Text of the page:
James Bloodworth

Goodreads Author


Born
London, The United Kingdom
Twitter

Member Since
February 2016


James Bloodworth is an English writer and the author of two books, The Myth of Meritocracy and Hired: Six Months Undercover in Low-Wage Britain. His work has appeared in the Guardian, the Times, New York Review of Books, New Statesman and elsewhere. He is on Twitter as @J_Bloodworth.

Average rating: 4.08 · 1,018 ratings · 115 reviews · 2 distinct worksSimilar authors
Hired: Six Months Undercove...

4.08 avg rating — 858 ratings — published 2018 — 9 editions
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The Myth of Meritocracy: Wh...

4.08 avg rating — 160 ratings — published 2016 — 2 editions
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Life 3.0: Being H...
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The Warehouse by Rob Hart
The Warehouse
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White by Bret Easton Ellis
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Shitstorm by Fernando Sdrigotti
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Socialism by Kristian Niemietz
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Ego Is the Enemy by Ryan Holiday
Ego Is the Enemy
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The Globotics Upheaval by Richard Baldwin
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Corbynism by Matt Bolton
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Corbynism by Matt Bolton
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James Bloodworth wants to read 60 books in the 2019 Reading Challenge
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He has read 6 books toward his goal of 60 books.
 
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The Secret Agent by Joseph Conrad
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More of James's books…
“Today the common man is celebrated so long as he is no longer common. Respect isn't automatically granted to people who do working-class jobs. Instead, it goes to those who grab the slipper levels of social mobility and climb out on the backs of those they leave behind.”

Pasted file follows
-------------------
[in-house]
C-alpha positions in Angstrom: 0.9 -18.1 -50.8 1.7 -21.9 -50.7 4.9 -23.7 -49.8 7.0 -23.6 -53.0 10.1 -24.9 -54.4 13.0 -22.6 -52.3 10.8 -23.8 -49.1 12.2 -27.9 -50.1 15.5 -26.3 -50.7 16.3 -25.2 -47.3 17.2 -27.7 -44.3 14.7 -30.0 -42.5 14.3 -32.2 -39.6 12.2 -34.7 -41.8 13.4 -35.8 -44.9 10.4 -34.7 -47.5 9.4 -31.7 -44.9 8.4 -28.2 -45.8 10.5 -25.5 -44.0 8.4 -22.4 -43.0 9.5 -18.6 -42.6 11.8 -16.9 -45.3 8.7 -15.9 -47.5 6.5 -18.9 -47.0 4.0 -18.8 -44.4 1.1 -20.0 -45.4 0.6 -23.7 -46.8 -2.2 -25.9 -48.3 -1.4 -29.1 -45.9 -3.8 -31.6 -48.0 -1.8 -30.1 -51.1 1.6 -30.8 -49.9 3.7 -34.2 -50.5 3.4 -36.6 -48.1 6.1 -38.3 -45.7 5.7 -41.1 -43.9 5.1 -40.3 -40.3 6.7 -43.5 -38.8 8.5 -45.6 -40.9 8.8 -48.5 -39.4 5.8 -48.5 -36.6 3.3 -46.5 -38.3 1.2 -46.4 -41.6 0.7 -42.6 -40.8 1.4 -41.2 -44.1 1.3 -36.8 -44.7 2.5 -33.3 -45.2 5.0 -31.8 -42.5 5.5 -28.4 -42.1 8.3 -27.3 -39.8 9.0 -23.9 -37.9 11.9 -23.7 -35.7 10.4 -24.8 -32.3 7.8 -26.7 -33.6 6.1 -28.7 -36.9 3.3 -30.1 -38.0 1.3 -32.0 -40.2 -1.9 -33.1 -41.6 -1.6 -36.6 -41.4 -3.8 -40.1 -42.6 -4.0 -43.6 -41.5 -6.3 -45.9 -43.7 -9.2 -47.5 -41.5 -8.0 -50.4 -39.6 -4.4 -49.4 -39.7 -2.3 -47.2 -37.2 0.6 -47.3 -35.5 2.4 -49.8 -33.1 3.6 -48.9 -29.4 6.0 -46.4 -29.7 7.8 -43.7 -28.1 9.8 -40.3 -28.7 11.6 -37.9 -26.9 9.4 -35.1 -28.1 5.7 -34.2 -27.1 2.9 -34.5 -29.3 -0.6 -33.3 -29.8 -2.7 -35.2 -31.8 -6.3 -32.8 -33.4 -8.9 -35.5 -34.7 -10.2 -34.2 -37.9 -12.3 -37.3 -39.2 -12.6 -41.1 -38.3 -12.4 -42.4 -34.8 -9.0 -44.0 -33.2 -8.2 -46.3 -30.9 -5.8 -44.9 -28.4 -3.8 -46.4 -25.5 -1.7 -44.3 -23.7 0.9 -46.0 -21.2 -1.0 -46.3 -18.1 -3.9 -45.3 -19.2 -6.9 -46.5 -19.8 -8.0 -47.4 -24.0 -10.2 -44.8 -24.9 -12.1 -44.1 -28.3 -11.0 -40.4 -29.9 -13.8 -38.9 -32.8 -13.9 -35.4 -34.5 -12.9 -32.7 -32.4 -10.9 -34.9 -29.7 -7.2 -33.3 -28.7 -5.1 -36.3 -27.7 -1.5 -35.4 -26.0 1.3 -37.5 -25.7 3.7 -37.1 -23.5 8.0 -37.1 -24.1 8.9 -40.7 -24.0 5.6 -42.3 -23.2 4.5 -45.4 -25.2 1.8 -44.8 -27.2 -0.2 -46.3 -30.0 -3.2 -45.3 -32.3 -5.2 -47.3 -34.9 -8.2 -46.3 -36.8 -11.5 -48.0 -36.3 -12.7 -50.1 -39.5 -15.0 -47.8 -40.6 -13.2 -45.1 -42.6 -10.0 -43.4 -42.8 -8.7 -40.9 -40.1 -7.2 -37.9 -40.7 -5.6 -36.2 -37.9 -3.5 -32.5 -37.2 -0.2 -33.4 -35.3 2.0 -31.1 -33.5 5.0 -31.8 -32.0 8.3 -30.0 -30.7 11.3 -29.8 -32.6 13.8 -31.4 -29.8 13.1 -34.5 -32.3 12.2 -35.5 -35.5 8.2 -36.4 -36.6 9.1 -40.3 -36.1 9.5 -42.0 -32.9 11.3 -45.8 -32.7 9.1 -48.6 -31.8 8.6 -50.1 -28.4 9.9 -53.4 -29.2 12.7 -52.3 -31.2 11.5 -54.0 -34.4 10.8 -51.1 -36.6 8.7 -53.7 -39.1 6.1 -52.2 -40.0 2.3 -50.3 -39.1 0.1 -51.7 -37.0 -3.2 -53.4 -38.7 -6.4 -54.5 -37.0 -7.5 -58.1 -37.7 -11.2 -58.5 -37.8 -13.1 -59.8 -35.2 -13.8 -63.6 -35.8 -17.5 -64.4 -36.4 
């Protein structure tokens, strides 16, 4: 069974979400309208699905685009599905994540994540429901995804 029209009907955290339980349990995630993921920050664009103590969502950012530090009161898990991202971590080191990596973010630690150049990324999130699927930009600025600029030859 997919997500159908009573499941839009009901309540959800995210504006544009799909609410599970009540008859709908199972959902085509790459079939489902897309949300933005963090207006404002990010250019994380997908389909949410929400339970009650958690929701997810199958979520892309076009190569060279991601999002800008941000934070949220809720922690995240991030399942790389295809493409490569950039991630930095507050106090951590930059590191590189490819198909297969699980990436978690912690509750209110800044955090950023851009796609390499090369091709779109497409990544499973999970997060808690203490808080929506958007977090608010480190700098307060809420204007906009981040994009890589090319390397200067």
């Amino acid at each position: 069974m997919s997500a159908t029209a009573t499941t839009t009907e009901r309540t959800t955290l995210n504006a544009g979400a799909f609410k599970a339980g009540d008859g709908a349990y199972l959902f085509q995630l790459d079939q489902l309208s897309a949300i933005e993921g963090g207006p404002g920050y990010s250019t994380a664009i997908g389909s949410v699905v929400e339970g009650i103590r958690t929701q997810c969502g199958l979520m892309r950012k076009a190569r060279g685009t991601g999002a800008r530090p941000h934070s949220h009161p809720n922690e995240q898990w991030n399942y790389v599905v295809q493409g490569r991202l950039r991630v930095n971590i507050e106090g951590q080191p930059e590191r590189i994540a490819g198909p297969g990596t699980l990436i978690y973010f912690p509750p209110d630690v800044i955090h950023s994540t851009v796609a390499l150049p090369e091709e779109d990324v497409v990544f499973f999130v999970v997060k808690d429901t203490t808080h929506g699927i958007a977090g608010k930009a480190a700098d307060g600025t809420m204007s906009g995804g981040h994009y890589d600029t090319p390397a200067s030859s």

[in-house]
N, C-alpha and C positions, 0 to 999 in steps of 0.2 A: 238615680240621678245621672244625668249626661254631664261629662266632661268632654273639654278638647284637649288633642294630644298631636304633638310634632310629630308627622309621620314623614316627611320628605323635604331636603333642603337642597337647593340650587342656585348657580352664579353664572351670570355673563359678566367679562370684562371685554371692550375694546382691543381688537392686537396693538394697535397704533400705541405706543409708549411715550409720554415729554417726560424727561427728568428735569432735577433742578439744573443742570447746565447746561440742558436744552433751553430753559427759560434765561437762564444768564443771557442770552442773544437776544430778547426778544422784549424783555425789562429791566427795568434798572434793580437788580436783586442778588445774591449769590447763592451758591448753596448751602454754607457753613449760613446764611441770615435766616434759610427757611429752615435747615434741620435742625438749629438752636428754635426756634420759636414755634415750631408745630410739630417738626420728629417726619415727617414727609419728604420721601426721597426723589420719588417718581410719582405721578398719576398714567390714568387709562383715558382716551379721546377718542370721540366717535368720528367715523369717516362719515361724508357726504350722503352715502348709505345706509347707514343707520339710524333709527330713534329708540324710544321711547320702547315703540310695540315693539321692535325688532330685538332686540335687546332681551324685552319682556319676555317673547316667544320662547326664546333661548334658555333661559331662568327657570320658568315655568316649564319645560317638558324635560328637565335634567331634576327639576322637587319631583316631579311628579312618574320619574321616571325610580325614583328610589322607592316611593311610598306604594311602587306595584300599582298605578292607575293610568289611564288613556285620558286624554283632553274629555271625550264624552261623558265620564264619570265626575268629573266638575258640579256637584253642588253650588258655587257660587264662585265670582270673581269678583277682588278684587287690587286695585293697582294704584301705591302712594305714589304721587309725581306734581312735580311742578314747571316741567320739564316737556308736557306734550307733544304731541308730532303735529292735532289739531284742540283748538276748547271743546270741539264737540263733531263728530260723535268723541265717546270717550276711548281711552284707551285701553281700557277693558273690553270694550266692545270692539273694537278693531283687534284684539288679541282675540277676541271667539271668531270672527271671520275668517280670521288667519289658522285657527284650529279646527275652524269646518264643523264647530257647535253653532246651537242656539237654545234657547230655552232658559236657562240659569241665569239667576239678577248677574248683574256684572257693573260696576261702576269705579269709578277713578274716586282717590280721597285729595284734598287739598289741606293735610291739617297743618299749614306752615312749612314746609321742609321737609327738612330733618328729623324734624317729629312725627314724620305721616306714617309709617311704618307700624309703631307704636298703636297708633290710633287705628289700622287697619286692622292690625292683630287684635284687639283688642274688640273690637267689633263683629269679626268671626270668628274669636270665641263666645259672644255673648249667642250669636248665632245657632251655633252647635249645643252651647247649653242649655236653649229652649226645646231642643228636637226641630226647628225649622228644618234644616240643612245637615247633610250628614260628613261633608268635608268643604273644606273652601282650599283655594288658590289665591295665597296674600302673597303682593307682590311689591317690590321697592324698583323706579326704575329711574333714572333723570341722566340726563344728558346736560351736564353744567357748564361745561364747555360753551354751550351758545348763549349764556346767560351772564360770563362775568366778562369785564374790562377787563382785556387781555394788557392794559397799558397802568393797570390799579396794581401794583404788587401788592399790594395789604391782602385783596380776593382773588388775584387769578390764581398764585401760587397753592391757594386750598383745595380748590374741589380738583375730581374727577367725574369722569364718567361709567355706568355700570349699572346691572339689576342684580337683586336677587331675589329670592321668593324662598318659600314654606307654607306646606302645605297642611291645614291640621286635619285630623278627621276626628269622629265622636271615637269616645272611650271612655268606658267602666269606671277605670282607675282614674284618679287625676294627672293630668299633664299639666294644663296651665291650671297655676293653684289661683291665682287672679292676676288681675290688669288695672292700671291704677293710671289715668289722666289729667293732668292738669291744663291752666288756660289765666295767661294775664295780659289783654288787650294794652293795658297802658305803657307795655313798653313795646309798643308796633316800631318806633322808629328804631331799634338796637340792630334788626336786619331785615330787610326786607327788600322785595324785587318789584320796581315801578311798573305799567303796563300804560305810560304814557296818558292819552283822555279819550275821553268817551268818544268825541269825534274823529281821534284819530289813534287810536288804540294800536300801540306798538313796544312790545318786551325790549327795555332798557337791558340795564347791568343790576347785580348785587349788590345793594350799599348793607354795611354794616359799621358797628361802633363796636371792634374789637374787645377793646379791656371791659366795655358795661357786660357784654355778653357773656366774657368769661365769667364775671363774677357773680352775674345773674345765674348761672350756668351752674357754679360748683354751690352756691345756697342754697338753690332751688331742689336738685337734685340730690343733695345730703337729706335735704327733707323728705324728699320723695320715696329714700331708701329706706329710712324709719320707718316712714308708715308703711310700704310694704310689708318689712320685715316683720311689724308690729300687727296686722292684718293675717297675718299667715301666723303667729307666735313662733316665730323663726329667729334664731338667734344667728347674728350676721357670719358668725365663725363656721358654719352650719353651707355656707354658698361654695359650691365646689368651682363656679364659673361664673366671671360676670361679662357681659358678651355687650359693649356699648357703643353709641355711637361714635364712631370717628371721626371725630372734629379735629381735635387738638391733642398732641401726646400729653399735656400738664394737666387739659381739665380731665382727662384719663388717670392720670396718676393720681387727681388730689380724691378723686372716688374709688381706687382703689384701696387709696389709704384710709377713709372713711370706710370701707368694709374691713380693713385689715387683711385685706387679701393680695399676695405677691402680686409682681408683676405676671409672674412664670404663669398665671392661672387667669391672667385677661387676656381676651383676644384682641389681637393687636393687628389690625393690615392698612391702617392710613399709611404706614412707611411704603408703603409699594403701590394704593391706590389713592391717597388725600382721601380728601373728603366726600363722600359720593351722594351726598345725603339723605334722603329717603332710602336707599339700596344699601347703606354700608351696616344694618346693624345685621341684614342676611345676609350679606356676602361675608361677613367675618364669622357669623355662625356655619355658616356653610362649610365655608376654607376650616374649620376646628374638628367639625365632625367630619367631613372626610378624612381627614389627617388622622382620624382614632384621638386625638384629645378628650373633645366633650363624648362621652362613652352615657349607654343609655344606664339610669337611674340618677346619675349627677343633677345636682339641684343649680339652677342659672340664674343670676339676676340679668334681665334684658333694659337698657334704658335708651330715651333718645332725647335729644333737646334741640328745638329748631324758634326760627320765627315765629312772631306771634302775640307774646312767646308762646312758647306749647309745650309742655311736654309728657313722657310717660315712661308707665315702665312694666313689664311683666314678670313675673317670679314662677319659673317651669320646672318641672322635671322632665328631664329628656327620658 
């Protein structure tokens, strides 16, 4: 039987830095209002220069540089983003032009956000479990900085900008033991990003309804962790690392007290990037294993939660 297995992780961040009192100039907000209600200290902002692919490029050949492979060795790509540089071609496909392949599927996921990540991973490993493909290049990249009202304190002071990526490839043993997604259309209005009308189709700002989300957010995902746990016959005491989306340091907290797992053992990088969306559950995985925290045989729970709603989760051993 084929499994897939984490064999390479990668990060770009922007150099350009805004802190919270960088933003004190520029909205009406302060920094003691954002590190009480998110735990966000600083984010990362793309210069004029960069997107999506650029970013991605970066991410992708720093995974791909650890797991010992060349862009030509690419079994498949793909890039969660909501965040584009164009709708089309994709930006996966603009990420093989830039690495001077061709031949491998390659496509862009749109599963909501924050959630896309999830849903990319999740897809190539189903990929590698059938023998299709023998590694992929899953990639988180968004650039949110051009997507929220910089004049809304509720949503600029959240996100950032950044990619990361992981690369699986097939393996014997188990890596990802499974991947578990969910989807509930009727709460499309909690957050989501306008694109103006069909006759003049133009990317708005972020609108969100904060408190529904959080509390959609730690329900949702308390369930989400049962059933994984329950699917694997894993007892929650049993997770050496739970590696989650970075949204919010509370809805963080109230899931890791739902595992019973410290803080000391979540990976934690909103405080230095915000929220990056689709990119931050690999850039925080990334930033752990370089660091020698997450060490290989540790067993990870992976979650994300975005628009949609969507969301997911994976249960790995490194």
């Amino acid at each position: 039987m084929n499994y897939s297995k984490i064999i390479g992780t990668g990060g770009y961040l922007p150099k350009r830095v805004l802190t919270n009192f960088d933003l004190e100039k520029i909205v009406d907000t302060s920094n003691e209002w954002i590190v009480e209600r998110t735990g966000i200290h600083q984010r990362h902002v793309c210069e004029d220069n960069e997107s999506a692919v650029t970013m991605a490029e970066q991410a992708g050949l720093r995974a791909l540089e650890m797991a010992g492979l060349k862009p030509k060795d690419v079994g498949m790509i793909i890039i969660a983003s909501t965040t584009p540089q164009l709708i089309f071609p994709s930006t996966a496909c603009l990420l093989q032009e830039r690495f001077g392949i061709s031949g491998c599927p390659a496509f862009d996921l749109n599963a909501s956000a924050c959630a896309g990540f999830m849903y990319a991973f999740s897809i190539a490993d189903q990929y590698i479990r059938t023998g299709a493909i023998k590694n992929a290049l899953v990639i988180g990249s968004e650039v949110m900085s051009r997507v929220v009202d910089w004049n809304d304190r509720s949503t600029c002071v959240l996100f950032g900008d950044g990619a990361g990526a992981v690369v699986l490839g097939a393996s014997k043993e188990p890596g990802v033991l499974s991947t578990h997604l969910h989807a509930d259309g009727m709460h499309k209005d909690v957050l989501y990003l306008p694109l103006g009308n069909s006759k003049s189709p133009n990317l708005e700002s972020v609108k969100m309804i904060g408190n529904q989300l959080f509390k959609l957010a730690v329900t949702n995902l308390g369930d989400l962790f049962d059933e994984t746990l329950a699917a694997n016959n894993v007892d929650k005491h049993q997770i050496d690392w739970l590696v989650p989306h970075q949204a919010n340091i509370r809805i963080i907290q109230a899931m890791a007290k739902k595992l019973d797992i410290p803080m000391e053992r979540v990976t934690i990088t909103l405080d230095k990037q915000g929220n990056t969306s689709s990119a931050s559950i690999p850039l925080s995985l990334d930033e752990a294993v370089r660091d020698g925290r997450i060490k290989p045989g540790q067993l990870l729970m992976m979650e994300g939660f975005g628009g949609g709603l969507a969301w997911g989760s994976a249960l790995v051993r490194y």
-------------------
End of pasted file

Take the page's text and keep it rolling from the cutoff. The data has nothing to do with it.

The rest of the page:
James Bloodworth, Hired: Six Months Undercover in Low-Wage Britain

“This sort of thriftiness is typically jumped on by people who have always wanted to ration the poor. It is held up as the final 'proof' that poverty is really not as bad as all that: as long as you have a bit of middle-class pluck and ingenuity tucked away in reserve. If you are too useless to be able to survive on such a lowly amount, it is put down to some piteous deficiency in one's character.”
James Bloodworth, Hired: Six Months Undercover in Low-Wage Britain

“By destroying traditional safety nets and undermining old coping mechanisms, the atomisation modern life carries with it can sometimes make the struggle feel even more arduous. Freedom, if it is to mean anything at all, must mean the freedom for everyone to live decently rather than the freedom of a growing consumer class to order another class around, even if extra ladders are occasionally sent down to raise up a fortunate few and turn them into Eloi.”
James Bloodworth, Hired: Six Months Undercover in Low-Wage Britain




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